Google Inc (NASDAQ:GOOG) (NASDAQ:GOOGL) has been nurturing a dream of becoming a giant force in e-commerce for a long time, and it may be coming closer to it. To penetrate deeper into e-commerce, the internet giant plans to enhance Google Shopping to make it more like Amazon.com, Inc. (NASDAQ:AMZN).
Google an e-commerce giant?
The Wall Street Journal informs readers that after discussing the topic with a few retailers familiar with Google’s plans, the internet giant might soon come out with a “Buy’ button similar to Amazon that will help buyers in making one-click purchases and enable them to check out directly on Google.
Gates Capital Management's ECF Value Funds have a fantastic track record. The funds (full-name Excess Cash Flow Value Funds), which invest in an event-driven equity and credit strategy Read More
Google Shopping will become even more convenient in comparison to Amazon and eBay Inc (NASDAQ:EBAY) after Google makes the two moves. Customers will be required to fill in their shipping and credit card information only once, and the “Buy” button will allow them to check out without requiring them to leave Google. It is not known for now if and when will Google launch these services.
Though Google has nothing to announce for now, “many ideas for improving the experience for consumers” are being explored and tested by the company, as told to The WSJ by a spokeswoman from Google.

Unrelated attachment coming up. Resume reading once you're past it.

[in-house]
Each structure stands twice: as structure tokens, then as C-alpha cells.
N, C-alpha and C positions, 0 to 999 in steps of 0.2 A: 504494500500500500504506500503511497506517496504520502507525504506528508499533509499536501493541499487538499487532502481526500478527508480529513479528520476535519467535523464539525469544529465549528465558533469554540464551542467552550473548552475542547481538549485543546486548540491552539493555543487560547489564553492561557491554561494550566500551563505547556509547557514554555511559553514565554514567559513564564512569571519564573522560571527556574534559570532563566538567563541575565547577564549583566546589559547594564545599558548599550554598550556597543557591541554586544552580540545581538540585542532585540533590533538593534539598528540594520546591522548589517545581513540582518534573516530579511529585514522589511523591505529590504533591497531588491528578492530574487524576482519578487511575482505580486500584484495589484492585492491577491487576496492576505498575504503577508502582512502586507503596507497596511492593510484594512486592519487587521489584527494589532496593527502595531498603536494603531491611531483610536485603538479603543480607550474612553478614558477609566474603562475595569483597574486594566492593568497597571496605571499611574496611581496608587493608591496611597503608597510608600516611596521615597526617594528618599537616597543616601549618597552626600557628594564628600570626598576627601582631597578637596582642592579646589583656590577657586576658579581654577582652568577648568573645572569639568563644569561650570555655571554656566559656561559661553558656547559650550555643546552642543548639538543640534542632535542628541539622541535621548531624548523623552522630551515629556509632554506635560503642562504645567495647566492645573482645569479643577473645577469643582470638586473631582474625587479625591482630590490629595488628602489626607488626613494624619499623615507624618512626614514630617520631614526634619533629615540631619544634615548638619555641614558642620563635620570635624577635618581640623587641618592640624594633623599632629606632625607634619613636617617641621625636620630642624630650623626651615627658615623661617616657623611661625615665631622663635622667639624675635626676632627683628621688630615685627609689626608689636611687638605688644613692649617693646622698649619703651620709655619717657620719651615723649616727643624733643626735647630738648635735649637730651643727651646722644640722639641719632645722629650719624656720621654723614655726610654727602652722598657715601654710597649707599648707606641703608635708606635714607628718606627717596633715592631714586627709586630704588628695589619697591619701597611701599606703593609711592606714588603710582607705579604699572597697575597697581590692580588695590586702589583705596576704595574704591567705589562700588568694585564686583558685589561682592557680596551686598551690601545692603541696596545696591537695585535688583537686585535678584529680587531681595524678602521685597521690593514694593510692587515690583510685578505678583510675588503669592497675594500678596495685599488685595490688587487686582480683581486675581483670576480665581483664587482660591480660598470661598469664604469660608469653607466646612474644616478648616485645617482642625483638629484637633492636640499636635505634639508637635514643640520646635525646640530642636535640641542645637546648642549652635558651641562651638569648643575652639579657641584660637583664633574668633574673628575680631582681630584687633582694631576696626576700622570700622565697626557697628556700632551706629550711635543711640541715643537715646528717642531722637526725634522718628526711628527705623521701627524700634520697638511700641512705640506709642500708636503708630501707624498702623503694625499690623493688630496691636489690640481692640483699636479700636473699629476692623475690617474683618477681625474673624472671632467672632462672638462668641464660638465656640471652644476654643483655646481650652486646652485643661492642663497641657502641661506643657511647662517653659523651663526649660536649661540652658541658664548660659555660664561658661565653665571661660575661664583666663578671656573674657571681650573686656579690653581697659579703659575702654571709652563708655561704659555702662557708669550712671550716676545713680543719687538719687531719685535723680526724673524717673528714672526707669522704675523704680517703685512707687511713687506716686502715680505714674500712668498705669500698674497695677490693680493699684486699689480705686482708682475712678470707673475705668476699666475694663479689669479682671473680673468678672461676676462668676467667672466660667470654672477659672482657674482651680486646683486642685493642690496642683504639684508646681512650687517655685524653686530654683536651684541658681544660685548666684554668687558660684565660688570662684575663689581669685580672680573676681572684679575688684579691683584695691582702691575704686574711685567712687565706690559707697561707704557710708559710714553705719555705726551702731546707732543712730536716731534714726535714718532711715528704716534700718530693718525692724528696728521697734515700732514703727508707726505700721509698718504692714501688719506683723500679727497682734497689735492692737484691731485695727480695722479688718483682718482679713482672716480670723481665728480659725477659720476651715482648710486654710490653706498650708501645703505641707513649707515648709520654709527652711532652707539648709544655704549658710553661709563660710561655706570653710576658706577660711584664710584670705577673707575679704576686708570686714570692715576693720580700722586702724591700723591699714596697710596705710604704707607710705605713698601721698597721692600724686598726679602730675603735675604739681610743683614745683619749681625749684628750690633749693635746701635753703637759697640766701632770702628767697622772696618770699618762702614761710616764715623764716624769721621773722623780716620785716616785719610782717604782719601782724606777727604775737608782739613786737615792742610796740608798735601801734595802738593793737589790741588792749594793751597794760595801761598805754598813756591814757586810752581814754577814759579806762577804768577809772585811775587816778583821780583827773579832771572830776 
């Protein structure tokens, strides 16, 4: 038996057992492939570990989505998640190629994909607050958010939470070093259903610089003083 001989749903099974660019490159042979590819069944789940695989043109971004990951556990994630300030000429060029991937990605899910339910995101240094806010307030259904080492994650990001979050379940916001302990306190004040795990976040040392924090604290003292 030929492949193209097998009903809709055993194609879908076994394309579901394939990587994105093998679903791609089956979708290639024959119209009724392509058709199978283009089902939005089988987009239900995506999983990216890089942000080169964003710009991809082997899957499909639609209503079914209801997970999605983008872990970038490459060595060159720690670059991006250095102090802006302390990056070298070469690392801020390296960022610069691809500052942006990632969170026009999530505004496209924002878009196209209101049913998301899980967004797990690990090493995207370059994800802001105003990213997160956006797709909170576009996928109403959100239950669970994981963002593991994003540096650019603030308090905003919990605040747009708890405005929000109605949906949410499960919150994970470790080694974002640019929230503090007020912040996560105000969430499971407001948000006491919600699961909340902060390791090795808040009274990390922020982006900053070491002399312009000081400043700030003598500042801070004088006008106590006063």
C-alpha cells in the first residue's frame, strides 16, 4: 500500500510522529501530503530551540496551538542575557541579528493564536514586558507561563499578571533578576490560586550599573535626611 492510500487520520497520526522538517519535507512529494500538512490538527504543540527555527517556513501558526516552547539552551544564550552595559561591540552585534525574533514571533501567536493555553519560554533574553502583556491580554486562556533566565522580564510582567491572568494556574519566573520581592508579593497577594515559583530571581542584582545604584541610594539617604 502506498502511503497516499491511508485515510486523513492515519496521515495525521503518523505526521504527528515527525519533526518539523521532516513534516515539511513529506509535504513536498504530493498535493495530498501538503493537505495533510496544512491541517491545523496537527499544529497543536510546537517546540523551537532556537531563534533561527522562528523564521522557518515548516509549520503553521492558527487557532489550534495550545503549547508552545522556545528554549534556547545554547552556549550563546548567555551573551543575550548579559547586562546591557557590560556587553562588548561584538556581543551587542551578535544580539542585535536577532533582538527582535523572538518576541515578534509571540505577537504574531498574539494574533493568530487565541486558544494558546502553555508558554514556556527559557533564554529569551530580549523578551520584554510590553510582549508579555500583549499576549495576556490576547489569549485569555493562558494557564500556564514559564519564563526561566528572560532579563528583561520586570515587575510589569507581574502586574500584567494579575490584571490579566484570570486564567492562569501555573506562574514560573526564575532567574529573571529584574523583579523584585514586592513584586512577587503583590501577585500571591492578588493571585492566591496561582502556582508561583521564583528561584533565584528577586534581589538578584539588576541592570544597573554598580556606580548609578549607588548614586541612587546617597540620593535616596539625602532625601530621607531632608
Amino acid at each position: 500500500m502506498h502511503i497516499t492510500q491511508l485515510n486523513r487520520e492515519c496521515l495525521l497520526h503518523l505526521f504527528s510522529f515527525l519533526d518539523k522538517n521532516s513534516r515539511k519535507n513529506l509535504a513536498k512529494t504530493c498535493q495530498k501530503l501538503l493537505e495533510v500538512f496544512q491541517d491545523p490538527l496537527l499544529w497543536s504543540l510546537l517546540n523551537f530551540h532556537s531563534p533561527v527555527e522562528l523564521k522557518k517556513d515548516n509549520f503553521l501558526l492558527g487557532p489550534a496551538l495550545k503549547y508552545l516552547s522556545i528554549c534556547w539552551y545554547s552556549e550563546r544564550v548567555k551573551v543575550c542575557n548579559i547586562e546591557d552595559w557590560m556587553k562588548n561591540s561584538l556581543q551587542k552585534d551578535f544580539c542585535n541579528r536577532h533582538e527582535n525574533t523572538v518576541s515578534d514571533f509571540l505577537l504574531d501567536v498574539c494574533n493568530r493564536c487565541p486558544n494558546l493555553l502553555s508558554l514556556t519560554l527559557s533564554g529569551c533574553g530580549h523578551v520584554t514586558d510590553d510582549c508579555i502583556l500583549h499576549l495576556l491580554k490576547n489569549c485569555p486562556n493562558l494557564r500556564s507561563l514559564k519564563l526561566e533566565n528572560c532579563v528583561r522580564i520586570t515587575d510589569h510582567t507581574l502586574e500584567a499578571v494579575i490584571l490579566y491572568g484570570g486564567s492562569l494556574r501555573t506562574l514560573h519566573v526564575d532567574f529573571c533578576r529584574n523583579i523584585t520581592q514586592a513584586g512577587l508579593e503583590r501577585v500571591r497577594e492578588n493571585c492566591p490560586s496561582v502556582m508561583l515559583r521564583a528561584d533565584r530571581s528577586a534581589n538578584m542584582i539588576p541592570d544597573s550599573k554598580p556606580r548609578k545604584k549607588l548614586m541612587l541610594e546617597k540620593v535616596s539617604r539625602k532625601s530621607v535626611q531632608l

ShopRunner charges $79 a year from its customers for unlimited two-day shipping across numerous sites, while $99 per year is charged by Amazon for Prime. Similar incentives could also be considered by Google.
Strengthening delivery network
Google’s Product Listing Ads enable retailers to promote their products within the search engine by paying for the service. Former Google employees have said that the most lucrative ad division for Google is product searches even though no revenue breakout is being provided by Google, according to The WSJ.
Google is not only working on the advertising side of the business but is also interested in creating a speedy delivery network. The company covers more than 7 million customers in six markets through its same-day delivery service. This service works with retailers that include Barnes & Noble, Nine West, PetSmart, and Vitamin Shoppe.
Google wants to turn into more of a major marketplace than a retailer. This makes sense also because a retailer has to make huge investments in the procurement of goods, storage of inventories and other costs such as operations and logistics. However, to be a marketplace, the company only needs to facilitate the selling of goods and services.